Groundhog Days Volunteers Create Real Tradition
In the cult classic Harold Ramis film, “Groundhog Day”, Bill Murray’s character relives the same day over and over and over. Filmed in Woodstock, the 1993 movie–now 26 years old–gave birth to the Woodstock Groundhog Days Festival 24 years ago, an event that will take place again from January 31 to February 3 in Woodstock, IL.
For the all-volunteer team that has guided Woodstock’s Groundhog Days Festival all these years, does it feel like they are reliving Groundhog Day over and over and over again?
“We have a really great core group that has helped organize the festival for the last 16 years. We have a lot of fun putting the events together every year,” says Committee Co-Chairman Craig Krandel.
When it began, no more than a couple dozen people participated. This year, thousands will converge on historic Woodstock Square for Woodstock Willie’s annual Prognostication (Saturday, February 2 at approximately 7:07am) and at Groundhog Day themed events throughout the weekend.
“We celebrated the first Groundhog Day breakfast in 1995 in the lower level of the Old Courthouse,” says Committee member Pam Moorehouse. “It was a very sparse crowd, there was probably no more than 20 people. Our then Mayor Bill Anderson pledged his support for Woodstock to celebrate Groundhog Day and said he was going to increase the breakfast crowd to 100.”
An official Groundhog Days festival committee formed, composed of locals who all have a relationship with Groundhog Day and its history in Woodstock. In 2018, they added Diane Reiff, Melissa McMahon, Danielle Gulli, Pete Riis and Debbie Riis to the Committee (Not Pictured Above).
“I was an extra in the movie in 1992 and had no involvement with the committee until about 10 years later,” says local realtor and Groundhog Days Committee Co-Chairman Rick Bellairs. “I entered in the chili cook-off with my five year-old daughter five years later and a year later Craig Krandel asked if I wanted to run it. I thought that it would be fun to get involved, and since then, have had my hands in many different aspects of the festival.”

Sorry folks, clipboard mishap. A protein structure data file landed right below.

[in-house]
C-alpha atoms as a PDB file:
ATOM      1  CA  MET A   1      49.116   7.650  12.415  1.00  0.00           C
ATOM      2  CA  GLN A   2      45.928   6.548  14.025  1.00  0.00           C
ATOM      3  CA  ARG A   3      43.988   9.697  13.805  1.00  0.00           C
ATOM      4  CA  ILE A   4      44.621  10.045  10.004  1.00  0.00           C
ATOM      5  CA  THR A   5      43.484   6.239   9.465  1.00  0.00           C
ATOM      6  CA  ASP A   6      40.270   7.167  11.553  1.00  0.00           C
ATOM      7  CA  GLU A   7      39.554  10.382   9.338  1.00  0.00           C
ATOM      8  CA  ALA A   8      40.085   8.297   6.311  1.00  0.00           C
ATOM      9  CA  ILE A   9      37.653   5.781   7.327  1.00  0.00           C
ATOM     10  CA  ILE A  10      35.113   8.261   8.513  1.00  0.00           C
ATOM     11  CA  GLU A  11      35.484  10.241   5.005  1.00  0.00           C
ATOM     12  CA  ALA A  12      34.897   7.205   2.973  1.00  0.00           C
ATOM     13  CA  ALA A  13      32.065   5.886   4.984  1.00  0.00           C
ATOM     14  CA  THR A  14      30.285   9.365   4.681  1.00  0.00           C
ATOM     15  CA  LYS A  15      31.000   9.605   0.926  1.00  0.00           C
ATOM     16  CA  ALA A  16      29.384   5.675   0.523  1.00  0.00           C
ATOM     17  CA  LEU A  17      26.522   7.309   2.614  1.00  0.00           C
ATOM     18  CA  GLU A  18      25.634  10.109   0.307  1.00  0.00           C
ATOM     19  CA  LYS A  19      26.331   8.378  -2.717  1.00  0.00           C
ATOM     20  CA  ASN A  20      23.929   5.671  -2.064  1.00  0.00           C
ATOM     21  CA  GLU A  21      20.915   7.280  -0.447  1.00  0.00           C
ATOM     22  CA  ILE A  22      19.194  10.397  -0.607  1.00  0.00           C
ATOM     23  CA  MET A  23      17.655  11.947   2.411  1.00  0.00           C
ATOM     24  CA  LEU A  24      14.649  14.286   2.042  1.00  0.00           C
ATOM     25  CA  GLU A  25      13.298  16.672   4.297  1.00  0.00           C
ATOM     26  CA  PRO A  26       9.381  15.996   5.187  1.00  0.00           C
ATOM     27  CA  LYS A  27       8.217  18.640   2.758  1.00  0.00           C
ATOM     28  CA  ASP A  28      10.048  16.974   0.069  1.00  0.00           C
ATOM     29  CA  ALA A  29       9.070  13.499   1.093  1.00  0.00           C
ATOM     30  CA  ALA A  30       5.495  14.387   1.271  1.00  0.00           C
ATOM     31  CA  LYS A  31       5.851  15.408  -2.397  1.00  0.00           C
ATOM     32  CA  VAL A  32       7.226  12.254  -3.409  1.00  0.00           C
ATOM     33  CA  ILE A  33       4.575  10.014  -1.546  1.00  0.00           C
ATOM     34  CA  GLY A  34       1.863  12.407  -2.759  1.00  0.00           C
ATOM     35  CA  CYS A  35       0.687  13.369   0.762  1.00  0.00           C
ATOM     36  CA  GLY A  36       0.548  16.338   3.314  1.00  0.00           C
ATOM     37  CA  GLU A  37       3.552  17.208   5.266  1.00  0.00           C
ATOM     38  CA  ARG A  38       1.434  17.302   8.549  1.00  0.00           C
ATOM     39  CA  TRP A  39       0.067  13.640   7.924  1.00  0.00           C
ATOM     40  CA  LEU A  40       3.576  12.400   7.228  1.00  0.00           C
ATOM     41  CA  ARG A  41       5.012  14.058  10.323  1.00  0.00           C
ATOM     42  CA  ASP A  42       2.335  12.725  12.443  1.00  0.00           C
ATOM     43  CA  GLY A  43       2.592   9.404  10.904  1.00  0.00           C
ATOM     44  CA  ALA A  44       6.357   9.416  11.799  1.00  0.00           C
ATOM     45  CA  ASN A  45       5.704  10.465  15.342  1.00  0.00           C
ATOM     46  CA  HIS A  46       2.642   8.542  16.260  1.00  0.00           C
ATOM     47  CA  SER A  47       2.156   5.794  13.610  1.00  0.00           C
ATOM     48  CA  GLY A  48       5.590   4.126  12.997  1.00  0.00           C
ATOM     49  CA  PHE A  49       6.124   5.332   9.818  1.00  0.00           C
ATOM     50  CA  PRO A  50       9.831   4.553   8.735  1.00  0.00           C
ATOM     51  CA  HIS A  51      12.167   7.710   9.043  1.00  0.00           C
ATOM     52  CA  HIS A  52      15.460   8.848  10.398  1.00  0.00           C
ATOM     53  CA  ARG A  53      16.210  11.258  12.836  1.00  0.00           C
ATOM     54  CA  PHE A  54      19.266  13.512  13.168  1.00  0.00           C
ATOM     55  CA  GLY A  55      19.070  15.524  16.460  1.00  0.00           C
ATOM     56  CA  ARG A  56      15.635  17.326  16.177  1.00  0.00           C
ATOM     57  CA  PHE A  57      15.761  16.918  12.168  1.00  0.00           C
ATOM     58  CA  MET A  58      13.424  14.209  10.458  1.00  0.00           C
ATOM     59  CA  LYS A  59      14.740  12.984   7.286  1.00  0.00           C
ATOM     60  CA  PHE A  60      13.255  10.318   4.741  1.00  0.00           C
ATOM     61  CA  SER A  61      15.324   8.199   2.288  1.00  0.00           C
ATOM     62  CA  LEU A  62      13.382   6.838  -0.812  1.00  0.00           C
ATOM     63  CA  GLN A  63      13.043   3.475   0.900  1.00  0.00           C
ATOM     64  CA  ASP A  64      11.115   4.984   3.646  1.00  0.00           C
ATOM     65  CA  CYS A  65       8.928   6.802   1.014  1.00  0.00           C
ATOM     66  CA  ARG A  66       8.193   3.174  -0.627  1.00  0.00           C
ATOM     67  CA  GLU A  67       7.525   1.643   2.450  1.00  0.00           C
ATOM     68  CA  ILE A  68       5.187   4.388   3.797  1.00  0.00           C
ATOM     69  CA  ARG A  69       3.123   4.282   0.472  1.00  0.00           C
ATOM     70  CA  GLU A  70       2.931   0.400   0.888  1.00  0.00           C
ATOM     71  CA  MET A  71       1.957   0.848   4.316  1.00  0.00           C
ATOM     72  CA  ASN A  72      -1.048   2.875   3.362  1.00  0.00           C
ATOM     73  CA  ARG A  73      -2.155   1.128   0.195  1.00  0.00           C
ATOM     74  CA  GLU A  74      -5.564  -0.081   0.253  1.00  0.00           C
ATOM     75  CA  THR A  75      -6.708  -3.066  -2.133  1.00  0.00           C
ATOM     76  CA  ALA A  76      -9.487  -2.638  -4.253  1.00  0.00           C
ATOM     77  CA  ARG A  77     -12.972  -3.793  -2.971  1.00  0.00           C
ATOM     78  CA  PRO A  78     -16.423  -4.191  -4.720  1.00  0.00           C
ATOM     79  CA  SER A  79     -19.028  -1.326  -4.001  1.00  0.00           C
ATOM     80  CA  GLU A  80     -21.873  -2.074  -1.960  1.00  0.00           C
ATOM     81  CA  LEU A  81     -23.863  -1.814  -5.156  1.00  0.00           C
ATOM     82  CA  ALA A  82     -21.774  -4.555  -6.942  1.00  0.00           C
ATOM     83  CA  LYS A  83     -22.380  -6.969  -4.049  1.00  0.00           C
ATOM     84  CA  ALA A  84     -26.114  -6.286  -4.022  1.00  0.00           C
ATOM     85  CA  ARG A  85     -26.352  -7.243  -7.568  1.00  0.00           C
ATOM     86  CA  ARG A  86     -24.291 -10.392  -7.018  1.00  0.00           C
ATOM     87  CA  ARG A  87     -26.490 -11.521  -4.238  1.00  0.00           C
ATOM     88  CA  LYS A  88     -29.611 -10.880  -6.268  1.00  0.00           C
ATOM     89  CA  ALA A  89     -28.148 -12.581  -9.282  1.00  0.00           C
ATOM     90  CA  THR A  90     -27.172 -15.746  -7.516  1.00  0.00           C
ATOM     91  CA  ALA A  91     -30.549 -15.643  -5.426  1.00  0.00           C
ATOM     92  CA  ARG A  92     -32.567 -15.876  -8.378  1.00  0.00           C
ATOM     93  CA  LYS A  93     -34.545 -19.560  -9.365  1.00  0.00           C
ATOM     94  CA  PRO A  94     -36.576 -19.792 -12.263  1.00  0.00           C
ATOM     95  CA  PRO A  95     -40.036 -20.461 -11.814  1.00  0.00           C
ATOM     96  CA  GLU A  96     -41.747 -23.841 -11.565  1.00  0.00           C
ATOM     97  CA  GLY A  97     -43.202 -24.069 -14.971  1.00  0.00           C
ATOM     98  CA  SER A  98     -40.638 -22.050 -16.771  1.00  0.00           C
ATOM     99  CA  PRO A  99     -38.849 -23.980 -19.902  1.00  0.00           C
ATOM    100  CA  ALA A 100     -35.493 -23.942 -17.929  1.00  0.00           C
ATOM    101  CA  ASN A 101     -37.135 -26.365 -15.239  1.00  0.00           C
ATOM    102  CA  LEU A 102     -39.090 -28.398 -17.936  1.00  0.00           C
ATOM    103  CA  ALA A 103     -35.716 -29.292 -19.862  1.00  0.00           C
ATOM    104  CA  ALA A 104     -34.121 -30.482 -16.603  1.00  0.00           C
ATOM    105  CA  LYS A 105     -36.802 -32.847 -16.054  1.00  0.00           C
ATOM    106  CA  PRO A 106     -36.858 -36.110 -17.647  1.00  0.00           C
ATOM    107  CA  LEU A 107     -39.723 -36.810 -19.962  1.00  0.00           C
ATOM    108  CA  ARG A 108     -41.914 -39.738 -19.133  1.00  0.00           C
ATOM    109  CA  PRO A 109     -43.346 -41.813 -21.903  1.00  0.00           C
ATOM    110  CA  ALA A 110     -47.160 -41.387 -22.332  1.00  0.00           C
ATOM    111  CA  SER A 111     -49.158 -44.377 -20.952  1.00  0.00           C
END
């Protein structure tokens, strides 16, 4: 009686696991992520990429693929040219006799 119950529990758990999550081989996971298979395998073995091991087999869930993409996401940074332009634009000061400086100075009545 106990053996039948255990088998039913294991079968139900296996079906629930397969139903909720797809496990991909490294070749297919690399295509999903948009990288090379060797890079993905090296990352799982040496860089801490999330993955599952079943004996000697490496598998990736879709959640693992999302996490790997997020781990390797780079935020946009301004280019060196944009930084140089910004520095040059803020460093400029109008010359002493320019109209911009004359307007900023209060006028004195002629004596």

Over the years, the Groundhog Days volunteers evolved the celebration into a whole weekend of activities celebrating its history with the film.
In 1996, the first walking tours of Groundhog Day filming sites were offered along with an ice sculpting competition. In 1997, Mayor Anderson brought the first live groundhog (Woodstock Willie) to the breakfast and Groundhog Day director Harold Ramis led the filming sites tour. In 1999, the first Groundhog Day prognostication was held on the Woodstock Square. In 2004, Stephen Tobolowsky, the actor who plays Ned “Needlenose” Ryerson (bing!) came back to Woodstock to take part in Groundhog Days festivities. And Ned Ryerson will return this year on the Woodstock Opera House Stage!
“My favorite memory hands down was watching the Groundhog Day with Stephen Tobolowsky. He introduced the movie at the Woodstock Theatre and then he and I sat in the back and watched it. I’ll never forget it, it was just fun.”
Some other memorable Groundhog Days moments? How about a Florida couple who renewed their wedding vows at the festival in 2016, or in 1997 when they passed around a live groundhog at the annual Groundhog Day breakfast.
“Now I wouldn’t touch it with a 10-foot pole!” Moorehouse says with a chuckle.
Some Groundhog Day pundits might recognize Punxsutawney, PA as the official home of Groundhog Day, but Bellairs says he has heard otherwise. “We’ve had people come to the Prognostication who said they’ve been to Groundhog Day in Punxsutawney and Woodstock’s is much better. I think Punxsutawney kind of takes offense at our horning in on Groundhog Day festivities,” says Bellairs. “Who knew 26 years ago that the movie would have such legs and become the classic that it’s been.”
Woodstock’s Groundhog Days Festival takes place January 31 to February 3. To learn more about all events, go to www.realwoodstock.com/groundhog-days/.